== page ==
NICK ROBINSON GABRIEL BASSO MOISES ARIAS MEGAN MULLALLY NICK OFFERMAN ALISON BRIE
The Kings of Summer
The Kings of Summer lives up to its apt title as what is sure to be one of the most rewarding films of this 2013 summer movie season. Just what I ordered: a film with no numbers after the title, no super powers and no earth that needs saving; just true storytelling that anyone watching should be able and willing to identify with. Television director Jordan Vogt-Roberts has found that pitch perfect blend of comedic drama and some of the most organic and refreshing cinematography I’ve laid eyes on in a while. The Kings of Summer is exactly the type of coming of age film it should be, with three impressive young male actors and some great comedians as their parents. This could be the sleeper hit of the summer.
Joe (Robinson) and Patrick (Basso), for various reasons, want to escape their parents' nagging for the summer, so Joe devises a plan to build their own house in the backwoods of their Ohio town where no one can find them. Along with their new, wildly unpredictable, short and extremely interesting friend Biaggio (Arias), they create the ultimate teenage house, boil their own water and sort of hunt their own food. They feel they have achieved manhood and ignore those nagging feelings that their parents are worried sick and working with authorities to find them.
It is Into the Wild meets Moonrise Kingdom. The Kings of Summer is poignant and entertaining because of its clever screenplay by Chris Galleta and its spot on casting. Compared to the other summer movies that will flash in our face this season, here we travel to Chagrin Falls, Ohio (near Cleveland) to face our own nostalgic teenage years of rebellion and misunderstanding. The boys think that trapping animals, building four walls and growing facial hair brings them closer to manhood, but we already know what they will soon learn, that it’s recognizing what they left behind that will be their ultimate passage.
The parents in the film are more like caricatures, or the perception of how these boys see them. Offerman and Mullally do really great supporting work as both the cause and the resolution to the boys’ rebellion. “We must have done something wrong to make them run away”. Our lead character Joe can’t stand the way his father (Offerman) tries to make everyone as miserable as he is, but yet we see Joe treating his friends the same way later in the film, and understand his true fear is turning out like his father. Beautiful scenes of boyhood, reclusive behavior and emotional heartbreak make The Kings of Summer one of the rare summer movies that mean and say something about life.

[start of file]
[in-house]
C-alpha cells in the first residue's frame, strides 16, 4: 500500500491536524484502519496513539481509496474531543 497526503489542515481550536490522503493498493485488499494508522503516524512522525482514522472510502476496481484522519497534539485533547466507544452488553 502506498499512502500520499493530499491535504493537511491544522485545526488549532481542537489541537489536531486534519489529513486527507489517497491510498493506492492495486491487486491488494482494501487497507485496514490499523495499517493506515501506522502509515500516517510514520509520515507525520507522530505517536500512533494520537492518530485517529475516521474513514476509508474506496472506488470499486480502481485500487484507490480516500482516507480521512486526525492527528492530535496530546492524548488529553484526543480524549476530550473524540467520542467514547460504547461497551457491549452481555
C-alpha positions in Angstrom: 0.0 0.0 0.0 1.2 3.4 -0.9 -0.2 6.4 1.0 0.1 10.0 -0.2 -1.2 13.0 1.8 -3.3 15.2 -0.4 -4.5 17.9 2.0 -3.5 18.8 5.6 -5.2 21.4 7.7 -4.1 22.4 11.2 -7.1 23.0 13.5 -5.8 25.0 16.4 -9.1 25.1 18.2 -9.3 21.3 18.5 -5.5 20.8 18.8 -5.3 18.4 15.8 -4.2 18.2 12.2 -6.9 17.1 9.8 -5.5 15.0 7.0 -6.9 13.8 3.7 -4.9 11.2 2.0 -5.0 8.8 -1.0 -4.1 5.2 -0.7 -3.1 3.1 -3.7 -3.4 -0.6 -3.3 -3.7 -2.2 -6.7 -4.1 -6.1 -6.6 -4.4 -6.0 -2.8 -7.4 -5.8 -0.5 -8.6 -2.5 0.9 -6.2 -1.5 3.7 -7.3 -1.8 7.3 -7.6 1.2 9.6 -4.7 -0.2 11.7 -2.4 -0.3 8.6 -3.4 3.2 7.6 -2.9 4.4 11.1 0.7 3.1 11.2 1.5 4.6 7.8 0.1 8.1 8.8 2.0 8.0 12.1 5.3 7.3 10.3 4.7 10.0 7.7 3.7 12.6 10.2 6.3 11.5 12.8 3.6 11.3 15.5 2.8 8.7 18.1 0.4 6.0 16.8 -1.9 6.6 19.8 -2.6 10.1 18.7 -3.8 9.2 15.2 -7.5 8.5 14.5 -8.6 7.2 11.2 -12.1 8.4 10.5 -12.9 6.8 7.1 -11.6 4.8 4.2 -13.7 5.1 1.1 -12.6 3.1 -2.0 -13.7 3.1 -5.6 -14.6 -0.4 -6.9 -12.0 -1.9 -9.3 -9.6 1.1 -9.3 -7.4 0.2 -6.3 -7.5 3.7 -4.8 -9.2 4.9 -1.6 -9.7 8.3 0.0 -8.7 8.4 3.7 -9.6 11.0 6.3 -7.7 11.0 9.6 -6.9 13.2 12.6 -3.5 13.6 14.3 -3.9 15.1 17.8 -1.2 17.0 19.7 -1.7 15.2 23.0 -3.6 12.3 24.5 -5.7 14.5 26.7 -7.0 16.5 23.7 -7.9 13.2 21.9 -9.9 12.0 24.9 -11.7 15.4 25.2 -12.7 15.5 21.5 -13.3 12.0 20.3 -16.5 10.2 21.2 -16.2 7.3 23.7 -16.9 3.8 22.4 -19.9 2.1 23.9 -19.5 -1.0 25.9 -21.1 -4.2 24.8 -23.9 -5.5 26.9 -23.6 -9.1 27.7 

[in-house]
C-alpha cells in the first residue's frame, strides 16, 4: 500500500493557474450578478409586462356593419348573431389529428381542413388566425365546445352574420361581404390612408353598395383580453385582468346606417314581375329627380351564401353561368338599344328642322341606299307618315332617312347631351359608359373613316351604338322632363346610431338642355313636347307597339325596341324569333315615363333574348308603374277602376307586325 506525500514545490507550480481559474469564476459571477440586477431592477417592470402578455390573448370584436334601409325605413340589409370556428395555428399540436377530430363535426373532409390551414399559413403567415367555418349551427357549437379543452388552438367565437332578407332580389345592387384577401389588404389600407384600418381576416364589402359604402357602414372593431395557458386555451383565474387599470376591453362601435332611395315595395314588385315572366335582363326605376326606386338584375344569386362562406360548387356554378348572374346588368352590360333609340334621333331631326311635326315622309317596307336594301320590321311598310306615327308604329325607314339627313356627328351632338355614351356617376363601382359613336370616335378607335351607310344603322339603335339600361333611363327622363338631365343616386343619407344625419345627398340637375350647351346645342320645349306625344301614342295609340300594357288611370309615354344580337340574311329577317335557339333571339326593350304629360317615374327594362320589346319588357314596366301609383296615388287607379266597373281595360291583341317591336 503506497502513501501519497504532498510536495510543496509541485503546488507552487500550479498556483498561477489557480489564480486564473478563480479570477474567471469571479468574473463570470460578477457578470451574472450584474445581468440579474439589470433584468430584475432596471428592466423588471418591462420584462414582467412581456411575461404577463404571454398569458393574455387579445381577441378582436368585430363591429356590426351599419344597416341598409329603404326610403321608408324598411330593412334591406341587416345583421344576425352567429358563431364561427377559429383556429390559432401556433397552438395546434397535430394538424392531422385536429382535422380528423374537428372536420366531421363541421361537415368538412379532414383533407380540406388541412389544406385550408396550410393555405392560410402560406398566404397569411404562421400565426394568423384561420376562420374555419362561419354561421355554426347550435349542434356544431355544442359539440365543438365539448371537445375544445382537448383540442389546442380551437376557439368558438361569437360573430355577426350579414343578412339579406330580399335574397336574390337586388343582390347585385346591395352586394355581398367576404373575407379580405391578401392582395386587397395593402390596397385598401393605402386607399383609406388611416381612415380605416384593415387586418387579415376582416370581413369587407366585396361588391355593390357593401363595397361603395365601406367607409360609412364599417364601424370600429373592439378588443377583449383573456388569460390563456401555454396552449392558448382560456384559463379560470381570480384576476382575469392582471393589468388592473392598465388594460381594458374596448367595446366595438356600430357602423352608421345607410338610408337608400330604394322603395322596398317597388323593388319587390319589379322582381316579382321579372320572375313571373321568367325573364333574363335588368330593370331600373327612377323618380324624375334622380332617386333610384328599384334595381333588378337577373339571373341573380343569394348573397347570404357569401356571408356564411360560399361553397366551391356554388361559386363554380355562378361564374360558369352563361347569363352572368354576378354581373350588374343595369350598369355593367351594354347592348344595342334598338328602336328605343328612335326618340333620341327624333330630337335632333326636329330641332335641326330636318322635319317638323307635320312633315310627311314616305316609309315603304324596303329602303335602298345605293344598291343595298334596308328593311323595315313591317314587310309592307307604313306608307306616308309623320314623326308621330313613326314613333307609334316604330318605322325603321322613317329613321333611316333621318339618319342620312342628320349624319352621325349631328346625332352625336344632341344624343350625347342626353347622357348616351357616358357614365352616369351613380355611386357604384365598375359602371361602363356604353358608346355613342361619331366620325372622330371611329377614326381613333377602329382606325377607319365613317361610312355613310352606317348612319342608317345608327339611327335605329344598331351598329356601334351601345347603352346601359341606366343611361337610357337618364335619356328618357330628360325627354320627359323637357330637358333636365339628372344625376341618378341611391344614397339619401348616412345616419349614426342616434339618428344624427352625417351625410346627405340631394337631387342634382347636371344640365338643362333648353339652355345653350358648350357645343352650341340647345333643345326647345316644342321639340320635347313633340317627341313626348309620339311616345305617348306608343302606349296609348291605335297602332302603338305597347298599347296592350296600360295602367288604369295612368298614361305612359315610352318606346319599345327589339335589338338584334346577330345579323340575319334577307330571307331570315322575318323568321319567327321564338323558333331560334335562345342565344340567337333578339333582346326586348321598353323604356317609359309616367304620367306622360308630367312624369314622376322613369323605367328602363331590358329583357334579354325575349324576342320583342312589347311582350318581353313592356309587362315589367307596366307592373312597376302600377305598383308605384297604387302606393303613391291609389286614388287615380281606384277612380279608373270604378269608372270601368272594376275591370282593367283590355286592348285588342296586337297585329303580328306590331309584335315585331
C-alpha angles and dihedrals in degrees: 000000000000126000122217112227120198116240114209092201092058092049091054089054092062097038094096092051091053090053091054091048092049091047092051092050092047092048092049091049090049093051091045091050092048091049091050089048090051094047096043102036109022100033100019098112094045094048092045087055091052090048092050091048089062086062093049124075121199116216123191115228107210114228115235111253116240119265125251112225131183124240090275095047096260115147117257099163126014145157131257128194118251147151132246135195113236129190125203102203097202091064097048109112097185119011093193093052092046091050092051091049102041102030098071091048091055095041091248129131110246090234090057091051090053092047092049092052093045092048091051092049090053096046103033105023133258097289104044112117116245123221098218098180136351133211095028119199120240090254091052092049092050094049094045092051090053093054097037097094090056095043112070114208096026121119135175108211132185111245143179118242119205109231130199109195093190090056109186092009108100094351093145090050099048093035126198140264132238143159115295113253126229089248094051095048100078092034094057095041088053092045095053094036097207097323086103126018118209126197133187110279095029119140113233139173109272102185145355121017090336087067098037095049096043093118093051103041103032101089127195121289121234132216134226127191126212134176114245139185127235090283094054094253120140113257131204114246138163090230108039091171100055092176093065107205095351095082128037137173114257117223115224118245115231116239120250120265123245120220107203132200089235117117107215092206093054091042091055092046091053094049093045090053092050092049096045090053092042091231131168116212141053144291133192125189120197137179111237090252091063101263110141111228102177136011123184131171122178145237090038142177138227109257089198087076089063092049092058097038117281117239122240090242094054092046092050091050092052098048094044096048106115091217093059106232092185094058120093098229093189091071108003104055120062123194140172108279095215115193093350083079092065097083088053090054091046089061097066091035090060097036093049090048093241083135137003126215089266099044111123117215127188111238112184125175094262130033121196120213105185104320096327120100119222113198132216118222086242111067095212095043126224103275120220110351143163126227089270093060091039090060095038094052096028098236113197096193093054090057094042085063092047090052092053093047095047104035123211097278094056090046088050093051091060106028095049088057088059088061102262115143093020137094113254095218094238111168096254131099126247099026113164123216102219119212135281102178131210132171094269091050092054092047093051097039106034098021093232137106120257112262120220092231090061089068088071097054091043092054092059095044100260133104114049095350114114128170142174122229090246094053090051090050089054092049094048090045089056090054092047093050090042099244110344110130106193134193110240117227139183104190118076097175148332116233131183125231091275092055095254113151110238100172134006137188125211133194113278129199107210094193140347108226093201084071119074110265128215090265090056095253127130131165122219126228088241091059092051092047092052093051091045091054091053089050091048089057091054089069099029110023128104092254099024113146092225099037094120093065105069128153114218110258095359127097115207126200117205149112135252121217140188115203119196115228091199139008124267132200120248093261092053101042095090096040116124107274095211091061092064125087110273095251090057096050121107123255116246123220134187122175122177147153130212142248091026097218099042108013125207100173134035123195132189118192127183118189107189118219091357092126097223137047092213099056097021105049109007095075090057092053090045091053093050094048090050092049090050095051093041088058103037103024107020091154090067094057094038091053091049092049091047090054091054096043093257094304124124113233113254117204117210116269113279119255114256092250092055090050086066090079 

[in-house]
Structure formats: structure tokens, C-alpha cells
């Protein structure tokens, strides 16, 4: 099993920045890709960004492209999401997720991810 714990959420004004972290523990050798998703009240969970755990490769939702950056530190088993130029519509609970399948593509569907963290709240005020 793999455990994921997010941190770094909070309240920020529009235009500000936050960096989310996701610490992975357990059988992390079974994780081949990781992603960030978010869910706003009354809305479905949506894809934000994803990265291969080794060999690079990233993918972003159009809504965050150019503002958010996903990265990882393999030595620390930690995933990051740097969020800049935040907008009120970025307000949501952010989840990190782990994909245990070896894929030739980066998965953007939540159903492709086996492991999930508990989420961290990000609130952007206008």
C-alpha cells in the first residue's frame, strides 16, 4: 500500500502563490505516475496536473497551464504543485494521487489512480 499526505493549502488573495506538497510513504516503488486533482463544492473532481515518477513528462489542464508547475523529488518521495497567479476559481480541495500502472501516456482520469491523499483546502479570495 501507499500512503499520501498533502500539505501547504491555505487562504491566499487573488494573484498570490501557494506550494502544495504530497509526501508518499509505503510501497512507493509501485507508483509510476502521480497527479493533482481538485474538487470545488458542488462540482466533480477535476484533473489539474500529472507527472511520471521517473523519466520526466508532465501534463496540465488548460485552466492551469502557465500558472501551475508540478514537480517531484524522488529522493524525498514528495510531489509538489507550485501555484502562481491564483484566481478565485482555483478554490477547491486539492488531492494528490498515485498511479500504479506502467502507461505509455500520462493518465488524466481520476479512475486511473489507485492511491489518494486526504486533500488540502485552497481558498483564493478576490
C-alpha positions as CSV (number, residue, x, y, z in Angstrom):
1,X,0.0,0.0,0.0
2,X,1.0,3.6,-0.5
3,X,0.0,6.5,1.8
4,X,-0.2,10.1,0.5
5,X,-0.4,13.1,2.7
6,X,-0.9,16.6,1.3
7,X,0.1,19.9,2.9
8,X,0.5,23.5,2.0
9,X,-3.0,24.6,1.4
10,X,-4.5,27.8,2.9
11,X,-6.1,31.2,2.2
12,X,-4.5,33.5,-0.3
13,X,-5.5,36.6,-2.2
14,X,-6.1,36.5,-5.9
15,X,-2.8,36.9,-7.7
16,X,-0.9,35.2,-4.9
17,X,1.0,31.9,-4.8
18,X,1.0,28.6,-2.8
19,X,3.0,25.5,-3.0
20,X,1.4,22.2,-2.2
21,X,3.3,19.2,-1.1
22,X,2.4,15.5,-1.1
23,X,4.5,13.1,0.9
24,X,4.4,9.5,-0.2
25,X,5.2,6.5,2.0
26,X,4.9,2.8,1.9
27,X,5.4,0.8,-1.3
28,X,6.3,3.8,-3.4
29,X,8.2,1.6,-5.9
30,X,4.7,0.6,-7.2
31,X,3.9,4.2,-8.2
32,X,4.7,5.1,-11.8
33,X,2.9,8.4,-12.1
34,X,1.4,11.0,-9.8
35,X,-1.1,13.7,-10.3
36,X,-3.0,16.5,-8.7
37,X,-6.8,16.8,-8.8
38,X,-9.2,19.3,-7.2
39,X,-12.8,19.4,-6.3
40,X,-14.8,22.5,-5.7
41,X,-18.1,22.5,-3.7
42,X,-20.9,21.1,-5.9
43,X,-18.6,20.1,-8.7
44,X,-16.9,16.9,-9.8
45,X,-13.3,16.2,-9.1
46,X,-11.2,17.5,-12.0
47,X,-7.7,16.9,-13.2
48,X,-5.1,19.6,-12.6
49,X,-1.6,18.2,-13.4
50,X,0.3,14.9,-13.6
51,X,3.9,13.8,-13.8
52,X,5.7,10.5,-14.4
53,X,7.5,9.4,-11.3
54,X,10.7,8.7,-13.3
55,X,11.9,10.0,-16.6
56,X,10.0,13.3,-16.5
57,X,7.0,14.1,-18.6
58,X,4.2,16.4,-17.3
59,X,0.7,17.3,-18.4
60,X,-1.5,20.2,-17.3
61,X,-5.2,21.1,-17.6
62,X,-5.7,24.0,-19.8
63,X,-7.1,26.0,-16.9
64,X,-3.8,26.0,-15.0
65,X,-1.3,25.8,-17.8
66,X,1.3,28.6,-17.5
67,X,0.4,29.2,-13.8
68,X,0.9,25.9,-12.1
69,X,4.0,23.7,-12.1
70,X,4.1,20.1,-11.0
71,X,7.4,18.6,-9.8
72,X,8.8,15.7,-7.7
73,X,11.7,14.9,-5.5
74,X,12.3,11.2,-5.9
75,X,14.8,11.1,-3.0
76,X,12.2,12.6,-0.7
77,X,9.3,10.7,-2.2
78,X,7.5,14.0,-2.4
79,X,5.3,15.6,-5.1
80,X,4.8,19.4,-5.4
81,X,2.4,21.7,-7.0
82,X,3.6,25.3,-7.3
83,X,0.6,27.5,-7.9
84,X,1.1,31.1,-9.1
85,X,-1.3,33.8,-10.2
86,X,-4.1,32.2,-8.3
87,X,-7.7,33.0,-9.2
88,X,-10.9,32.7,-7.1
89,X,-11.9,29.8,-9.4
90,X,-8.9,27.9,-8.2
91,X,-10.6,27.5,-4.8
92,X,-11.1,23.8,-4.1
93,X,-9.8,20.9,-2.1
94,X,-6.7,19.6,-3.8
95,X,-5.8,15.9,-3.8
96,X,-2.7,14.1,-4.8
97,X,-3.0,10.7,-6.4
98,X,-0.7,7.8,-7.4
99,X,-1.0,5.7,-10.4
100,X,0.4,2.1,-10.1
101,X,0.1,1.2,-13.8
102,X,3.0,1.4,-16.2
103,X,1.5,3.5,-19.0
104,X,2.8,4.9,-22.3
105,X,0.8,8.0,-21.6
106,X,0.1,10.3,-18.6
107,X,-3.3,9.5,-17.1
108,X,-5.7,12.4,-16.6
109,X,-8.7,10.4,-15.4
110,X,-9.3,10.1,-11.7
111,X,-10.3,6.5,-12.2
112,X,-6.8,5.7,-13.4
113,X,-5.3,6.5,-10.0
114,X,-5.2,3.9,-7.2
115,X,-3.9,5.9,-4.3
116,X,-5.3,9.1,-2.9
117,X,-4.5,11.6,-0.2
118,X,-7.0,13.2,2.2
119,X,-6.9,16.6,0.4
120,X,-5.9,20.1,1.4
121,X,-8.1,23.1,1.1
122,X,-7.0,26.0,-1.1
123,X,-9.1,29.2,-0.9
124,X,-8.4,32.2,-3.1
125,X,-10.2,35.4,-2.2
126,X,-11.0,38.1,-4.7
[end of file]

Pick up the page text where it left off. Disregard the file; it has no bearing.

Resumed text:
Final Thought – The ultimate, must see - summer movie
By: Dustin Chase
Dr. Donna Copeland’s
The Kings of Summer is impressive as a film by newcomers Jordan Vogt-Roberts (director) and Chris Galleta (writer). It was nominated for the Grand Jury Prize at Sundance in January, and is being well received by critics. I found it rather uneven in terms of quality; there are some very funny lines, and the character Biaggio (Moises Arias) is creatively well drawn—a one-of-a-kind character, and Arias is perfect in the role. There are many scenes, however, that fall rather flat, and are not as clever as they are purported to be. I think the weakness is mostly in scenes where there is little drama, such as the everyday conversations people have. The best scene is when the main character, Joe (Nick Robinson), is acutely disappointed when he is passed over by someone he expects to come to him. His pain is palpable. In general, I found the acting to be very good; it is the script that lacks spark in places.
The cast of parents (Nick Offerman, Megan Mullally, and Mark Evan Jackson) play their roles well, but I wished for more lines for them that were in a positive direction. That is especially true for the father of Joe; his attempts to show affection at the end simply were not plausible given his previous boorish behavior. I realize that parents are shown from the teenagers’ perspective, but they are in scenes where the adolescents are not present, so could have been shown in a better light those times.
The film reminded me often of Moonrise Kingdom; it seemed like the filmmakers were trying to be as funny and heartwarming as it was, but fell short of the mark in drawing the audience in for a continuous experience and having quirky characters who are not so far-fetched they become unrealistic.